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Greysteel Rising Sun victim speaks for the first time

The funeral cortege of one of the victims of the Rising Sun bar massacre 
Seamus McKinney

A WOMAN who was shot and injured along with her mother in the Greysteel massacre is still being treated for her injuries 23 years after the attack.

Lorraine Murray was shot in the arm and her mother, Mary McKeever in the stomach in the 1993 attack at the Rising Sun bar in Co Derry.

The Greysteel victims and their families have always shied away from publicity.

However, in the first detailed account of the killings and their fall-out, Ms Murray said she and her mother felt abandoned and forgotten in the years since.

"It left a massive mental scar as well as the physical one. I am still attending hospital yet with the arm, but physical stuff I can deal with," the shooting victim said. Eight people were shot dead by the UDA at the bar on Halloween night 1993 in reprisal for the earlier IRA Shankill bombing.

Survivor Lorraine Murray

One of the worst atrocities of the Troubles, three men – Geoffrey Deeney, Torrens Knight and Stephen Irwin – were sentenced to life imprisonment for the murders although all three were later released as part of the Good Friday Agreement.

Mrs Murray’s recollection of the ordeal appears in a new book, 'Beyond the Silence,' just published by Guildhall Press.

Edited by Julieann Campbell, it recounts the stories of 28 women directly or indirectly affected by the troubles.

RISING SUN BAR GREYSTEEL

In 'Beyond the Silence,' Ms Murray (who was then 27 years old) recalls suffering from postnatal depression after the birth of her youngest son.

As a result her mother insisted in taking her out for the night to life her spirits.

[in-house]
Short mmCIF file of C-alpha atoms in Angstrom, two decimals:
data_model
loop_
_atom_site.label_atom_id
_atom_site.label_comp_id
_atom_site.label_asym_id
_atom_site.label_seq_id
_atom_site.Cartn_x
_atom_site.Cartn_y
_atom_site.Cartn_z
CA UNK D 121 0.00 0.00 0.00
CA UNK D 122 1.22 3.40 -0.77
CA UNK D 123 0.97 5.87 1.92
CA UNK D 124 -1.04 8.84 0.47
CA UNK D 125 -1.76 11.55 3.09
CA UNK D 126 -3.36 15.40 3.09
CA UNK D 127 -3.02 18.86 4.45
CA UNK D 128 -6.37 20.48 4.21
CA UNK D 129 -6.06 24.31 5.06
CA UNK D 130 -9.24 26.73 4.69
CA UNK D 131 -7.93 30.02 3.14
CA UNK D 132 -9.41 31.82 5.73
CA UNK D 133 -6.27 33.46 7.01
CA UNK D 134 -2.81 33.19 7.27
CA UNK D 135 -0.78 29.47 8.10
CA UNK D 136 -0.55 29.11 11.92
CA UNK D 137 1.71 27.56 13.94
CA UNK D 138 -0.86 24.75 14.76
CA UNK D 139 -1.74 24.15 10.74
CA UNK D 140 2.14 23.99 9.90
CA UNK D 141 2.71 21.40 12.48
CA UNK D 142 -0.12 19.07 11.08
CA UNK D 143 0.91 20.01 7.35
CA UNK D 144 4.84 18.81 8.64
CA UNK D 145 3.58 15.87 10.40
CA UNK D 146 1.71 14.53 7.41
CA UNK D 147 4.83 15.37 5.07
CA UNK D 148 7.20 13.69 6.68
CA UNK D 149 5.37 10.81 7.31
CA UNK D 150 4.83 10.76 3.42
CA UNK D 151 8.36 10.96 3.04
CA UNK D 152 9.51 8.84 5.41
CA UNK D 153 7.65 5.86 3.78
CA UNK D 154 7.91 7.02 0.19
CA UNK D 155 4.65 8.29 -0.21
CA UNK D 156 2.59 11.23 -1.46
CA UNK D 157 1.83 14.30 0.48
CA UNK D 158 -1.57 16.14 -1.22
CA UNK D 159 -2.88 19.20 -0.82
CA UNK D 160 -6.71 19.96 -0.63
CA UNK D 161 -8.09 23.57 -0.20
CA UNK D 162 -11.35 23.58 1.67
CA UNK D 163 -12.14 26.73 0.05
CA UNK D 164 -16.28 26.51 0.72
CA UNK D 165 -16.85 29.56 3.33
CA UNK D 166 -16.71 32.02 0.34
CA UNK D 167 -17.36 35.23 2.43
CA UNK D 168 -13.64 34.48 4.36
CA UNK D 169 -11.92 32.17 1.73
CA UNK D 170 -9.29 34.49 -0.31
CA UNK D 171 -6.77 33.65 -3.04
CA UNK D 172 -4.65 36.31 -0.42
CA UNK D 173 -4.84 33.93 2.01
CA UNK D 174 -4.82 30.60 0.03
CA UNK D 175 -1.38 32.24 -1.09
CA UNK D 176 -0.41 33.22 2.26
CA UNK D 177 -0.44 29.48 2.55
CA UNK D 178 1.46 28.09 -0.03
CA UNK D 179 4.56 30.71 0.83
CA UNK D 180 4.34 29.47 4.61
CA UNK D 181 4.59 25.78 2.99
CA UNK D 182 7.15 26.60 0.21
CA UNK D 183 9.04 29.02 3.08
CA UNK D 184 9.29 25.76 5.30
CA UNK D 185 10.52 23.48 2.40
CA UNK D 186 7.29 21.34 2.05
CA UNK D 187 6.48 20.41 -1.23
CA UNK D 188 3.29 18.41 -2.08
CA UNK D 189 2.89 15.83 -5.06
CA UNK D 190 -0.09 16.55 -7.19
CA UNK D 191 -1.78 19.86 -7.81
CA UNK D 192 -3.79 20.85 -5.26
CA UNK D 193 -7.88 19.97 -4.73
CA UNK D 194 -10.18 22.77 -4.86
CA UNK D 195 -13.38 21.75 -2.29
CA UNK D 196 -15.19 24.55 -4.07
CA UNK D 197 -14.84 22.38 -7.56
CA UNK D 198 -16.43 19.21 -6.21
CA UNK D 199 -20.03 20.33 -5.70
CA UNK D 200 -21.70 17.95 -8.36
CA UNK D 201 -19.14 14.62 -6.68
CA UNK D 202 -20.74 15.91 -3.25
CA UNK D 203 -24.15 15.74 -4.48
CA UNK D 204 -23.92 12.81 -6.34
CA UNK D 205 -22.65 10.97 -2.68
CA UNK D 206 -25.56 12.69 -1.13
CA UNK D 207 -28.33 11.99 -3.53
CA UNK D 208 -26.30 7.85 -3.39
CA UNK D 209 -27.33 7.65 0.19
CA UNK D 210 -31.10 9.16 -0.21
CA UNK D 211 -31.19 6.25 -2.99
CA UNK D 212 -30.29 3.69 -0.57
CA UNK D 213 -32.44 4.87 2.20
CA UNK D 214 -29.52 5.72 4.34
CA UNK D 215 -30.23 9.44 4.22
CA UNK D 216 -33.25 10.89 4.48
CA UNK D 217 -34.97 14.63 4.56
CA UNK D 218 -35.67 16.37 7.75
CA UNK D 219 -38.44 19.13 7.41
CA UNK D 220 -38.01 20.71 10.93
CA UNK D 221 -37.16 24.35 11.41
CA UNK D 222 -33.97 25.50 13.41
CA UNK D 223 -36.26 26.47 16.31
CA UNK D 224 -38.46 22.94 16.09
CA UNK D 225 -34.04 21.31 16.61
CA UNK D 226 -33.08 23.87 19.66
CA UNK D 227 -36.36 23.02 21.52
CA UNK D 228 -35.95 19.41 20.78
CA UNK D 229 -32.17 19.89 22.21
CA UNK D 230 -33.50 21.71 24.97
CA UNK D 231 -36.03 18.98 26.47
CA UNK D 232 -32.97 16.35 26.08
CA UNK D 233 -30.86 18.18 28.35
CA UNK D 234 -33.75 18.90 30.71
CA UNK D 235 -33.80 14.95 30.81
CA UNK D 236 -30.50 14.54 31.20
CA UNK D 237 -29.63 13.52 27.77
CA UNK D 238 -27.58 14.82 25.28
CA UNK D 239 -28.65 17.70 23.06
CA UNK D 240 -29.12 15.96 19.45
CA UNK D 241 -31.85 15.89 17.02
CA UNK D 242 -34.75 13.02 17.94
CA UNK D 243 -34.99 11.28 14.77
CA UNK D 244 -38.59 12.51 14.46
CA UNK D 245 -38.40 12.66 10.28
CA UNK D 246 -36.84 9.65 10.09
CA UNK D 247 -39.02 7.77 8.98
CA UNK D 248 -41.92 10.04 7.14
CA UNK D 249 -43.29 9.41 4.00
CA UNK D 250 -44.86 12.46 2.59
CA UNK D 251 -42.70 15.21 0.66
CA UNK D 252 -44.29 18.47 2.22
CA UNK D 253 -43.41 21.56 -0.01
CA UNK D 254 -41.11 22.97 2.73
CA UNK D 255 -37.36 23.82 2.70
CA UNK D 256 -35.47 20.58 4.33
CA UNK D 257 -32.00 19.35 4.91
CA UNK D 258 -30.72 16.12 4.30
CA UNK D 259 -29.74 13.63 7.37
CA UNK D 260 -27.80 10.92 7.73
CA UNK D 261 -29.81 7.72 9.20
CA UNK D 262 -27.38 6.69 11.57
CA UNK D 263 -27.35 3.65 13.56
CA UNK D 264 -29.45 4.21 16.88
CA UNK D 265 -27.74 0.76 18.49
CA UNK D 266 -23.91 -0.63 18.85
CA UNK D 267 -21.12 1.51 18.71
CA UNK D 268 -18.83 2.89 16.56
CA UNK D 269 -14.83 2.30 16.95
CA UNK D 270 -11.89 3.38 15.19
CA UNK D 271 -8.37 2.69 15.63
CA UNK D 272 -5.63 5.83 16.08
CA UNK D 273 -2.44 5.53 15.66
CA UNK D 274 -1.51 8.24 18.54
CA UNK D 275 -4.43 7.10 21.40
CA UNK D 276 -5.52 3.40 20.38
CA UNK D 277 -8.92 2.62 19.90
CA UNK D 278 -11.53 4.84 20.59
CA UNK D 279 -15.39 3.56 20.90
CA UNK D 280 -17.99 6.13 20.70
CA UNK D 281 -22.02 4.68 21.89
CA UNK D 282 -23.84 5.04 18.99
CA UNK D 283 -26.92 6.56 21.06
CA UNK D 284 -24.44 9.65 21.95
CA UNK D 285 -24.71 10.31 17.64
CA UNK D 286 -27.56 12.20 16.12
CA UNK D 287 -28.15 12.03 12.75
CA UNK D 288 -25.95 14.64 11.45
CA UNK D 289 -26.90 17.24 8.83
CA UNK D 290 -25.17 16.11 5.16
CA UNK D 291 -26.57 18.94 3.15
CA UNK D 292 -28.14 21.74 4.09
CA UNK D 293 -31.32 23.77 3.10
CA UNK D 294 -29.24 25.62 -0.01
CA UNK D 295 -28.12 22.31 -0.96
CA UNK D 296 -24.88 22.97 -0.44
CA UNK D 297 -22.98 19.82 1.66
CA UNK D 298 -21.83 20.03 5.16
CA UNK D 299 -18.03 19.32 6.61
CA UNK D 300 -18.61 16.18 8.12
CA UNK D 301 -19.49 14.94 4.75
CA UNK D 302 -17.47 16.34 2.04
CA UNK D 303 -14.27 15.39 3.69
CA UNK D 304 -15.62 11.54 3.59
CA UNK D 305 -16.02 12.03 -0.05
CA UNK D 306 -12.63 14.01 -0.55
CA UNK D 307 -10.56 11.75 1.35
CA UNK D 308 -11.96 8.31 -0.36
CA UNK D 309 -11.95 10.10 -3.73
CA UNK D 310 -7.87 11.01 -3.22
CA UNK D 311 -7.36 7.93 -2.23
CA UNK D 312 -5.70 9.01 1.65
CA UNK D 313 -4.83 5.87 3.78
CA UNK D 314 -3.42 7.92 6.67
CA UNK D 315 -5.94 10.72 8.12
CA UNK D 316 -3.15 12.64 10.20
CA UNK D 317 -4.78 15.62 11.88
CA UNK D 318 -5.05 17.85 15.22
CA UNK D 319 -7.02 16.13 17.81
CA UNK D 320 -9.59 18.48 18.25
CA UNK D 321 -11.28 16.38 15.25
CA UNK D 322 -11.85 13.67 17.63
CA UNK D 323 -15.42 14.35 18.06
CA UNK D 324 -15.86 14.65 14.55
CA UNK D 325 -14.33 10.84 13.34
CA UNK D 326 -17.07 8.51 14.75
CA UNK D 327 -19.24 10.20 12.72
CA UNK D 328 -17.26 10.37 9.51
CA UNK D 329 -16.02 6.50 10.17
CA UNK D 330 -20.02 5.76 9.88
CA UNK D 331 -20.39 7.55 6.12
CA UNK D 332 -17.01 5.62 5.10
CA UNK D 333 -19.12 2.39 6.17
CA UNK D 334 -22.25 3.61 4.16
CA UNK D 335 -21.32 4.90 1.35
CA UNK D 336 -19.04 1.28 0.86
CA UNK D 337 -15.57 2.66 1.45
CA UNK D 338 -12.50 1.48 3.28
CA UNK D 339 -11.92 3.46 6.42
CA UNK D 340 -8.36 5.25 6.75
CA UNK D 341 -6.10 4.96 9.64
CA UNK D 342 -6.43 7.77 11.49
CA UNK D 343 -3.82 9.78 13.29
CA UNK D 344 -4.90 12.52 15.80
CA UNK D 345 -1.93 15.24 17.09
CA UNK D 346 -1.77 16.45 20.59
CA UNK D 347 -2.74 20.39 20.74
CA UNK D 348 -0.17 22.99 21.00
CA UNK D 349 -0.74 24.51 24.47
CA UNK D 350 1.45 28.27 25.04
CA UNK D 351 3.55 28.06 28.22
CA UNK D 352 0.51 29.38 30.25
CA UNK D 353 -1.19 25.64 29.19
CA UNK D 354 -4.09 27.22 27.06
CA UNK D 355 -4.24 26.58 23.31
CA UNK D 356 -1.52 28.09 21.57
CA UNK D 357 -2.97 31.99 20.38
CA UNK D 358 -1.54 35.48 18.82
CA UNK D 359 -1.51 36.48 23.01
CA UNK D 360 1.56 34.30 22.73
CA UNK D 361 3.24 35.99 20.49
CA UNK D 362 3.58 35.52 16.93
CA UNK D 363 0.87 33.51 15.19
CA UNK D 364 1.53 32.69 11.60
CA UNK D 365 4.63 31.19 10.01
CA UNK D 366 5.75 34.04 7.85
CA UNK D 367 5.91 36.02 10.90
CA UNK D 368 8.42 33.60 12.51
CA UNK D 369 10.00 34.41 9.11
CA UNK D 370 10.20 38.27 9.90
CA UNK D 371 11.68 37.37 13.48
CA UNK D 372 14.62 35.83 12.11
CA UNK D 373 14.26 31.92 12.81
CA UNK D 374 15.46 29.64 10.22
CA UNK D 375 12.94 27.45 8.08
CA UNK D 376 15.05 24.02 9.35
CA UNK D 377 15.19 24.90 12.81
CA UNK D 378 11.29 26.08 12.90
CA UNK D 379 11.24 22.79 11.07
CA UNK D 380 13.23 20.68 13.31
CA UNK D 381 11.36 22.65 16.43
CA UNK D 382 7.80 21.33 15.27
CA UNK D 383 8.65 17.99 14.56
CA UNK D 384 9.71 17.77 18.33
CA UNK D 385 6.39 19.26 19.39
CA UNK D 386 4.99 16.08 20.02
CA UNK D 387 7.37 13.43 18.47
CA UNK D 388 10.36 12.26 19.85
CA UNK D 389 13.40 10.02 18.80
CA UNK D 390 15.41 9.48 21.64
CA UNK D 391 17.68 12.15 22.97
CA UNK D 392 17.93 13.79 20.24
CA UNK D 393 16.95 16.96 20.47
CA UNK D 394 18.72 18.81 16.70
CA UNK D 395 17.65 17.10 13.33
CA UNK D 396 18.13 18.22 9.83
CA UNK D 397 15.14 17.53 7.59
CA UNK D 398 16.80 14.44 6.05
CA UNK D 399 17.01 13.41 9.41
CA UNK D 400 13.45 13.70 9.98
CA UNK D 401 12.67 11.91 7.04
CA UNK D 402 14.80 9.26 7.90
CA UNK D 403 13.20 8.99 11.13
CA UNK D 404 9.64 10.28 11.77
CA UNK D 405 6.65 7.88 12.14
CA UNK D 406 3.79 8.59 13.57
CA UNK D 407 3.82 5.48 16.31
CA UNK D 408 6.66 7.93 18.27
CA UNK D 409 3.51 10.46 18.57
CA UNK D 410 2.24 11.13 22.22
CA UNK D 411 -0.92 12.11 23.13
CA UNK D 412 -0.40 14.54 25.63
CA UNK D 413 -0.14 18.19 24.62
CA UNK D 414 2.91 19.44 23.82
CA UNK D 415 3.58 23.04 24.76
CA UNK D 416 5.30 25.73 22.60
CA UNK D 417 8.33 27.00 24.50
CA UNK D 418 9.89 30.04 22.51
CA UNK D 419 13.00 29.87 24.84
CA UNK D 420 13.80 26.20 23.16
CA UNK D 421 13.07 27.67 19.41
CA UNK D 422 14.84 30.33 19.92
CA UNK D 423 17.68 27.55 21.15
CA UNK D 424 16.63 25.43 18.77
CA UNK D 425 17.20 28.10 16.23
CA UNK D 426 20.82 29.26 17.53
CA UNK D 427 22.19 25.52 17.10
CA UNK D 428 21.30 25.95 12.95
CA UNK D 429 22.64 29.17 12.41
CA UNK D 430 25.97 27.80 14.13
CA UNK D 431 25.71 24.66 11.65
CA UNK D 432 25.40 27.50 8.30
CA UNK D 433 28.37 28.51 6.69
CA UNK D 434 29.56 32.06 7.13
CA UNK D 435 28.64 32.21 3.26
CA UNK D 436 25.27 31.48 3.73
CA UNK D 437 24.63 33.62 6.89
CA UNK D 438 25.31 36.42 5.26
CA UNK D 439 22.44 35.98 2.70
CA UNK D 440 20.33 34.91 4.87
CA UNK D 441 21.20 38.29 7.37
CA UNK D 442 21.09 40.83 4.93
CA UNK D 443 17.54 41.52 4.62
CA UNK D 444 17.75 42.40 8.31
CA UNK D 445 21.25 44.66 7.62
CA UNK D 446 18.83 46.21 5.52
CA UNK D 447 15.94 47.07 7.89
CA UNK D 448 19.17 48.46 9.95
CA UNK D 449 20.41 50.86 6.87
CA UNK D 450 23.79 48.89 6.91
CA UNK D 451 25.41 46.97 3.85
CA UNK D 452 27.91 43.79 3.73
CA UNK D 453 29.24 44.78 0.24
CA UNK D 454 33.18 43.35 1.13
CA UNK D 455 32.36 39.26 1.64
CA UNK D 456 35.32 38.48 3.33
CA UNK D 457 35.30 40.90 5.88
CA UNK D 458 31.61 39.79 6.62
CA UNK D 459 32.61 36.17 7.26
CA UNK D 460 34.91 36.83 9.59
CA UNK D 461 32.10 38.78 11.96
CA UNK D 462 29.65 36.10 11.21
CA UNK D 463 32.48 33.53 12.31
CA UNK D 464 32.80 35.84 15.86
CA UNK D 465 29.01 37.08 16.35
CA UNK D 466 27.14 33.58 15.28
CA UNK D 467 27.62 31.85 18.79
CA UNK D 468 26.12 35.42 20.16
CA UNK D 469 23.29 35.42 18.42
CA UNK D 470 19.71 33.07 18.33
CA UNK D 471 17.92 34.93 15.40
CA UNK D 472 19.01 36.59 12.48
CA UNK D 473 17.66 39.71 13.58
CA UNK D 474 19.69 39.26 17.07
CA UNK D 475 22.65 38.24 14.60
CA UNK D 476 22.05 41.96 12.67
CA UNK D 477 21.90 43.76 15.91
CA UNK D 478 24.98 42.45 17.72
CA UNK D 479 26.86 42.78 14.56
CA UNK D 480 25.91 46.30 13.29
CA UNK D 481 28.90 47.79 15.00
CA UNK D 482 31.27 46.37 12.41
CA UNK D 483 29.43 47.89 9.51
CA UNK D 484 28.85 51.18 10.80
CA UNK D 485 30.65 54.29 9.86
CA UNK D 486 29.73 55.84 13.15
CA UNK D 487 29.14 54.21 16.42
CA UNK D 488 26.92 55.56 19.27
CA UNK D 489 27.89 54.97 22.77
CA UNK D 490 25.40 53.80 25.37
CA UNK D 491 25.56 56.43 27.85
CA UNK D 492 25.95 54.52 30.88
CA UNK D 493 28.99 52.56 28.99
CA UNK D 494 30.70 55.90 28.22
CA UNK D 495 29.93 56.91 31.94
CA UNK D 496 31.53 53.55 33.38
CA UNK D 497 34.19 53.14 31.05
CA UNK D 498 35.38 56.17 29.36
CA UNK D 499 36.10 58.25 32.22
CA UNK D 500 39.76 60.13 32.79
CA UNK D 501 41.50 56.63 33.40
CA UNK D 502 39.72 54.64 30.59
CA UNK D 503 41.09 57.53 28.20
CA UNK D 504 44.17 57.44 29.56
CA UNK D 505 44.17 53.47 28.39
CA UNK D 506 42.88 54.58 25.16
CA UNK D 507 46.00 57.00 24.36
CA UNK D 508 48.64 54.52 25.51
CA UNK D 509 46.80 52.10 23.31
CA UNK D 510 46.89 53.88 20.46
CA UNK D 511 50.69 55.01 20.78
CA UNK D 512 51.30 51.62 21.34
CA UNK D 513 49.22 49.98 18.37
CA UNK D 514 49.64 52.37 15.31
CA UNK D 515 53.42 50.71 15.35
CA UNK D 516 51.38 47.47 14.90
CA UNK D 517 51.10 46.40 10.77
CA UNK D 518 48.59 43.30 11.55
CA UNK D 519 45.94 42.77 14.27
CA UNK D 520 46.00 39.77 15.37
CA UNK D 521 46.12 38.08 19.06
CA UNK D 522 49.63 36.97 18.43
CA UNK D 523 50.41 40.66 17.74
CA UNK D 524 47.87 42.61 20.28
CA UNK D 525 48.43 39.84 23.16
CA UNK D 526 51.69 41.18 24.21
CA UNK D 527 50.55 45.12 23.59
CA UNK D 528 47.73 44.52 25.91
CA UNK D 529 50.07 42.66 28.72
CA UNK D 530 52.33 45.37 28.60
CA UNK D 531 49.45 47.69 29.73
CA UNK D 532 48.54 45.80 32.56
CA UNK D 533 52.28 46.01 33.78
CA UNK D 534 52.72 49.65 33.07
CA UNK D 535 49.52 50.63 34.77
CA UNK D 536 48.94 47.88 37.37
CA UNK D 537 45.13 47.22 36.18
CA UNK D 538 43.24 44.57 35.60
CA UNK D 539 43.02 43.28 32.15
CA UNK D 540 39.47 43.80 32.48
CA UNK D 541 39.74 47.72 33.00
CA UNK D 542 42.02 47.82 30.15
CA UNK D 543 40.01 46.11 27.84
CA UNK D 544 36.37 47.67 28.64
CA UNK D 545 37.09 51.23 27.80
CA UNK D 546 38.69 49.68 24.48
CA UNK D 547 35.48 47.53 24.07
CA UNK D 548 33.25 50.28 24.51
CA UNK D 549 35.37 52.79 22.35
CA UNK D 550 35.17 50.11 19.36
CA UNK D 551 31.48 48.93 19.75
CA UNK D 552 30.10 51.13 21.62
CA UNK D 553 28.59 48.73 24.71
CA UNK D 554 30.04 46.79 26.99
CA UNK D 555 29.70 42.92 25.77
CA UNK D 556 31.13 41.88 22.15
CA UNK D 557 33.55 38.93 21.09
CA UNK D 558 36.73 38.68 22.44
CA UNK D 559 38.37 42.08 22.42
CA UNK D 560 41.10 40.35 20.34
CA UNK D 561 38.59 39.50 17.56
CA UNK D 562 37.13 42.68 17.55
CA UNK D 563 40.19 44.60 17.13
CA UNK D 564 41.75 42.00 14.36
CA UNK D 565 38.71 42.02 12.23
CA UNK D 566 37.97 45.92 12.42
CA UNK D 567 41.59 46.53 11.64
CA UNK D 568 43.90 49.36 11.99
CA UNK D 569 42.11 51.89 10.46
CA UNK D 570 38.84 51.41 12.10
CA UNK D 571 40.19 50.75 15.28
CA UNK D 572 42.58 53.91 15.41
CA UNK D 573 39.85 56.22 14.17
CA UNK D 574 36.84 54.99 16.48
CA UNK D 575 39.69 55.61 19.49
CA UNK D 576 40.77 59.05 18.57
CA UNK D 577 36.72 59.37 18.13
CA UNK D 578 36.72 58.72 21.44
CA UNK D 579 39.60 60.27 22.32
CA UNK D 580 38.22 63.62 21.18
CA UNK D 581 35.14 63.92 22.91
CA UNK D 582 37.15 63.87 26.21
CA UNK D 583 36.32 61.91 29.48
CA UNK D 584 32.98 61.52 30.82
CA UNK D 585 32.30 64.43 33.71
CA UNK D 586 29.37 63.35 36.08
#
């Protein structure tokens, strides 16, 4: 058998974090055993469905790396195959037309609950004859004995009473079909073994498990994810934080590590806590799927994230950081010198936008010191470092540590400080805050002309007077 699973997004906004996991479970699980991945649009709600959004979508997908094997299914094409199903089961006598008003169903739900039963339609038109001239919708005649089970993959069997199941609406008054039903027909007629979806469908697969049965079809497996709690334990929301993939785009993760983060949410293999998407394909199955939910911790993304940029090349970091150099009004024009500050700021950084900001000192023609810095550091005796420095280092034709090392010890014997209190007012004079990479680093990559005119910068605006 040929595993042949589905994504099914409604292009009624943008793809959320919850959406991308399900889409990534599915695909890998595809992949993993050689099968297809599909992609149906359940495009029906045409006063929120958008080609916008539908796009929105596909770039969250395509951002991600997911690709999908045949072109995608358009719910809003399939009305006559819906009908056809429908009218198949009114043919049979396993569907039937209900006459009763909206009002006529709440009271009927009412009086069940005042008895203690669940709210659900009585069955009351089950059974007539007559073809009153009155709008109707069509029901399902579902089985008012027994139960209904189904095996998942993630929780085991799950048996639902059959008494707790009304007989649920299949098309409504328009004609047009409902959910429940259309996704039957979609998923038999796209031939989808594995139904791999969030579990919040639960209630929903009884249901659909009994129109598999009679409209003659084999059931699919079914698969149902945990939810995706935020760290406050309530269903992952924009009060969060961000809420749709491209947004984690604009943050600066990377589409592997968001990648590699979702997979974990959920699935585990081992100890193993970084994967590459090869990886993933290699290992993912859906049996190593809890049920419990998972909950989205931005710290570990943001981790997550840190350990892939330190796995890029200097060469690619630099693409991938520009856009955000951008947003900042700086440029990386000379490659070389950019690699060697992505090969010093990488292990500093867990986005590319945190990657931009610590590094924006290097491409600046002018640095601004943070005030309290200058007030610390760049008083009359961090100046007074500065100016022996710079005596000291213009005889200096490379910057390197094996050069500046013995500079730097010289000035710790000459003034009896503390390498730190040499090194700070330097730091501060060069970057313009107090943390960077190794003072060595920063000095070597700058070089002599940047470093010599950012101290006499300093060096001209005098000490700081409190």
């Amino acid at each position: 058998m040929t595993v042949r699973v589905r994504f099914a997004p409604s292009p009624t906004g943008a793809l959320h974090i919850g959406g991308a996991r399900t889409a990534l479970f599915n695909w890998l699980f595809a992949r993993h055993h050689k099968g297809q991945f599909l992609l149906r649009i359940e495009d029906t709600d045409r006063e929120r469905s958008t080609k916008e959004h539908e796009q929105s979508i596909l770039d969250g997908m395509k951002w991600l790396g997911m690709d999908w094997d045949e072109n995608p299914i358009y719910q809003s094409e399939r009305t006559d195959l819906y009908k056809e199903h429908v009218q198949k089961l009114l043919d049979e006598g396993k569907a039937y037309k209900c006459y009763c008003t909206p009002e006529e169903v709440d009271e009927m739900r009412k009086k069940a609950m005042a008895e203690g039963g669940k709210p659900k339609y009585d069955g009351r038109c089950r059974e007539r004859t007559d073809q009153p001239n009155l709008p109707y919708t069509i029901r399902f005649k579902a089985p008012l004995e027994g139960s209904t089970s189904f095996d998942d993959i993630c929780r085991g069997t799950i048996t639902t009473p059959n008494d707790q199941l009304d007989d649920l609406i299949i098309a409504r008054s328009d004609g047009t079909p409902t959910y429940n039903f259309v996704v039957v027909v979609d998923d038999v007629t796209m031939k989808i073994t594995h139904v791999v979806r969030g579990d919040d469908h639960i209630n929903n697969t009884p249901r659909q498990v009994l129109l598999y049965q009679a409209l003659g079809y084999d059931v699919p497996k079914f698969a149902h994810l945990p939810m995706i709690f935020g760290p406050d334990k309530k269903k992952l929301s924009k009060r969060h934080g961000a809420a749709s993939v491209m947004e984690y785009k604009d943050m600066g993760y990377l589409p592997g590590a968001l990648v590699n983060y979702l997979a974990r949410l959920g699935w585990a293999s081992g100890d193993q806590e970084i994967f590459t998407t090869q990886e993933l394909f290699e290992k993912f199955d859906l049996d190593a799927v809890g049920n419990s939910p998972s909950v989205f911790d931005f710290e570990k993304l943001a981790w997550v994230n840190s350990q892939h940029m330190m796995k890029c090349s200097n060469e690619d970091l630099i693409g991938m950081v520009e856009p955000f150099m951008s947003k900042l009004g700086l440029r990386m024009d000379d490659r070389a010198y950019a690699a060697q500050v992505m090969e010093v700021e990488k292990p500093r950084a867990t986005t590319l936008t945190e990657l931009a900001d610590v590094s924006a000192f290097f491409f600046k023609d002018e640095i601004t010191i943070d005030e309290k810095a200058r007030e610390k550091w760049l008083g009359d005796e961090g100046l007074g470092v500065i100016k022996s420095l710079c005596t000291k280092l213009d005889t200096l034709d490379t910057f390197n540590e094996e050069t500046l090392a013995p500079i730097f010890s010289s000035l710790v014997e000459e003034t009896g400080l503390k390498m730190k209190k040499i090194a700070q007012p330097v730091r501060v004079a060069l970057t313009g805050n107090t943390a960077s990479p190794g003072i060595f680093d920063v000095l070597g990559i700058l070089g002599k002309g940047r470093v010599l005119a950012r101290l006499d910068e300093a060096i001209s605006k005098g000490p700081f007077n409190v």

She recalled standing at the bar of the almost empty Rising Sun around 9pm.

"As we walked towards a table, the gunmen came in behind us. One of them shouted ‘Trick or Treat’ and a young girl said to him, 'That isn’t even funny,’ and he just shot her where she sat. Shot her in the face or head…She was younger than me, only a teenage girl," she recalled.

A police officer surveys the scene of carnage at the Rising Sun bar.

The shooting appeared to go on forever. Ms Murray recalled diving under a table with her mother for cover.

"I lay with my hands over my head. I thought if I lay as if I was dead, they would believe it. I remember thinking, ‘Not my face.’"

She recalled crawling under the tables to the fire exit as one of the killers reloaded his gun or attempted to clear a jam but had to go back for her mother.

"My mother was shot in the stomach too but the bullet had bounced off her handbag first so it wasn’t too bad an injury.

"We ran towards a housing estate and as we were trying to run up the path, I felt the gunmen behind us watching us.

"I was so scared to look back I just carried on, wearing one red stiletto shoe – in the TV footage you can see my one red shoe lying in the middle of the floor.

"My arm felt heavy like a dead arm and there was blood dripping from it. I only knew one house we ran to their door. They didn’t believe us to start with and thought we were joking because it was Halloween until I showed them my arm and said, ‘Does it look like I’m joking?'"

'Beyond the Silence' details the tragedies suffered by women from across the political divide, including an RUC man’s wife and the wife of a British soldier.

"There are also accounts from two daughters of Sammy Devenney who died after being severely beaten by police in his Derry home.

Supported by Derry’s Creggan Enterprises and the International Fund for Ireland, 'Byond the Silence' evolved from an oral history programme, 'Unheard Voices.'

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